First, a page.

It’s 11:53AM and I find myself in the Madrid airport, again—but, this time, I’m flying to Washington, DC and not Granada, Spain. Other than my destination, though, everything is eerily similar: I’m sitting at the same gate where I wrote my first blog, Ojitos Lindos blasting with a bocadillo de jamón in one hand and laptop in the other. Minus a handful of new piercings and tattoo (sorry mom) and a moderately improved accent, it might as well be September 1st again.
But it’s not: it’s December and the semester is over. Writing that is strange—it wasn’t until I woke from my siesta on the bus from Granada to Madrid to find a lack of WhatsApp activity from my friends about dinner plans that it hit me: it’s over.
That’s dramatic to say, of course, because it’s not over-over per se. Yes, my IES Abroad semester is over, but, in many ways, it will continue—albeit in different ways. I still have the photos (which take up approximately half my camera roll), and the friendships, and the reggaeton, and the somewhat irksome habit of saying vale and no pasa nada to, like, everyone.
Nonetheless, the tears keep coming. The longer I spend away from Granada, the more I miss it: I miss the thick Andalusian accent, the bells of Plaza Nueva, the community that I’ve built there. For lack of a better word, Granada has become familiar, comfortable—Granada feels like, dare I say, home.
It’s ironic that Granada has become so homely as I return to my actual home, which now feels unfamiliar and strange. I took this past spring semester off, and so it’s been almost a year now since I’ve been back on my home campus—and thinking about returning after so much time fills me with anxiety. I’m worried about re-settling into a routine, about re-meeting people who I haven’t seen in over a year, about whether I’ll be up to the academic challenge of my classes. More than anything, I’m scared that Maine will feel droll compared to the adventures of the past year. 2022 has been a special year for me—but, on the other hand, I worry it has given me a taste for novelty that I won’t be able to shake.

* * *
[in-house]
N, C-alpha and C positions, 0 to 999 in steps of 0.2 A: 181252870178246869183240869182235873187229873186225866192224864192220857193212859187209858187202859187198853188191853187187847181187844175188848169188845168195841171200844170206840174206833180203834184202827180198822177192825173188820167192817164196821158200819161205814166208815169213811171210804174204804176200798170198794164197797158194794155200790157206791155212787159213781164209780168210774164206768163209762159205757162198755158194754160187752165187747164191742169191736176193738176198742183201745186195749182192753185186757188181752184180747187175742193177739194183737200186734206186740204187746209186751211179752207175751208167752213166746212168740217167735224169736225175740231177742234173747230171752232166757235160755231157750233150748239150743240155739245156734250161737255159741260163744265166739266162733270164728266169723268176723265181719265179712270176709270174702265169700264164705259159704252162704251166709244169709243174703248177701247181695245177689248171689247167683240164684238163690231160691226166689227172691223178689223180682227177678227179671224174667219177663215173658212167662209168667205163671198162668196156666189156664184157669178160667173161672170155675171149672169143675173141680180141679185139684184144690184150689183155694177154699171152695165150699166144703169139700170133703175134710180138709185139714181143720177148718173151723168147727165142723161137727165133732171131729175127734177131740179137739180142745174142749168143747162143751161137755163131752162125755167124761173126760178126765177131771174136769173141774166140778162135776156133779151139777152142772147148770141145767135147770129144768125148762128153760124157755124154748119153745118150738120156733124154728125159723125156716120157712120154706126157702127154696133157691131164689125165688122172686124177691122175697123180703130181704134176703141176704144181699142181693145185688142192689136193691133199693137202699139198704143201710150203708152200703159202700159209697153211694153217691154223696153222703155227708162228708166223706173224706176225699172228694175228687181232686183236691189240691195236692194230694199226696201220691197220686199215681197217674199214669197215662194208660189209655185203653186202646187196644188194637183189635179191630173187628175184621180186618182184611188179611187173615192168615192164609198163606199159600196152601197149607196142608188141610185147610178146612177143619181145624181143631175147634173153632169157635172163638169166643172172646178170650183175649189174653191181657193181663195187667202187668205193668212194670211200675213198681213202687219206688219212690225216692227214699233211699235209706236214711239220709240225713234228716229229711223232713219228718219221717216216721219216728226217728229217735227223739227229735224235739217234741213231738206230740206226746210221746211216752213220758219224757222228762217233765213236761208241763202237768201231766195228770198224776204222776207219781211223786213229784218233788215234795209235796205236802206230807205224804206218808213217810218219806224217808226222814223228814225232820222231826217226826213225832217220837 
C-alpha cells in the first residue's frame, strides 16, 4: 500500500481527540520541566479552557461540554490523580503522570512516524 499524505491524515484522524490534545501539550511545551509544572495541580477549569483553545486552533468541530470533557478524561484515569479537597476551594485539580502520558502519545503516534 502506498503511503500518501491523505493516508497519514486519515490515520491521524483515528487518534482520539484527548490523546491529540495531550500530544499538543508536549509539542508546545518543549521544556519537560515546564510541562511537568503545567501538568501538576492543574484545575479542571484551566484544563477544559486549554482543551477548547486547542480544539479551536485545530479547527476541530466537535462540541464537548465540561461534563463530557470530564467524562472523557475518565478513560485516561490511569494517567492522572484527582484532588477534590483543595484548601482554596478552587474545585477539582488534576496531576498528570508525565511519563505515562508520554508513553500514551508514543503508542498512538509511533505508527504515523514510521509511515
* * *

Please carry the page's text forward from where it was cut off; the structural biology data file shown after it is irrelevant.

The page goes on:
At the same time, though, I can’t help but notice that many of these fears are the same ones I had about studying abroad—and, as I can now attest to, it all worked out okay. I can meet new friends, I can try new things, I can launch myself into the unknown and have it end well. I can come to a strange and foreign land with a different language and turn it into a home.
It’s funny now to reflect on how I ended up in Granada: I stumbled upon it by accident, when my teammate Ayana recommended the program to me off-hand. It was past my school’s application deadline, and I wasn’t even enrolled at the time thanks to taking the spring semester off—but, somehow, the stars aligned to make it work. I suppose life is composed of accidents like this, but this one has got to take the cake—for how many accidents give you the opportunity to spend three months in the gem that is the city of Granada? All I know is that I owe Ayana the biggest thank you when I return home.
I don’t mean to idealize my study abroad: like everything, it had its ups and downs. There were times I felt lonely, when I felt homesick, or simply sick of Spain—not to mention the time when my phone was stolen for a month. But I don’t mean to exaggerate when I say that my three months in Granada were perhaps the best I’ve had in recent memory—and I cannot wait to return another day to see the city under the Alhambra hill once again.
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Hola! My name is Caroline (she/her), and I am a rising junior at Bowdoin College studying History and Economics with a minor in Mathematics. Beyond the classroom, I’m a Wordle enthusiast and love spending time outside (though I am a notoriously slow walker). Another fact about me--I love the em-dash. Looking forward to sharing a sliver of my life here in Granada!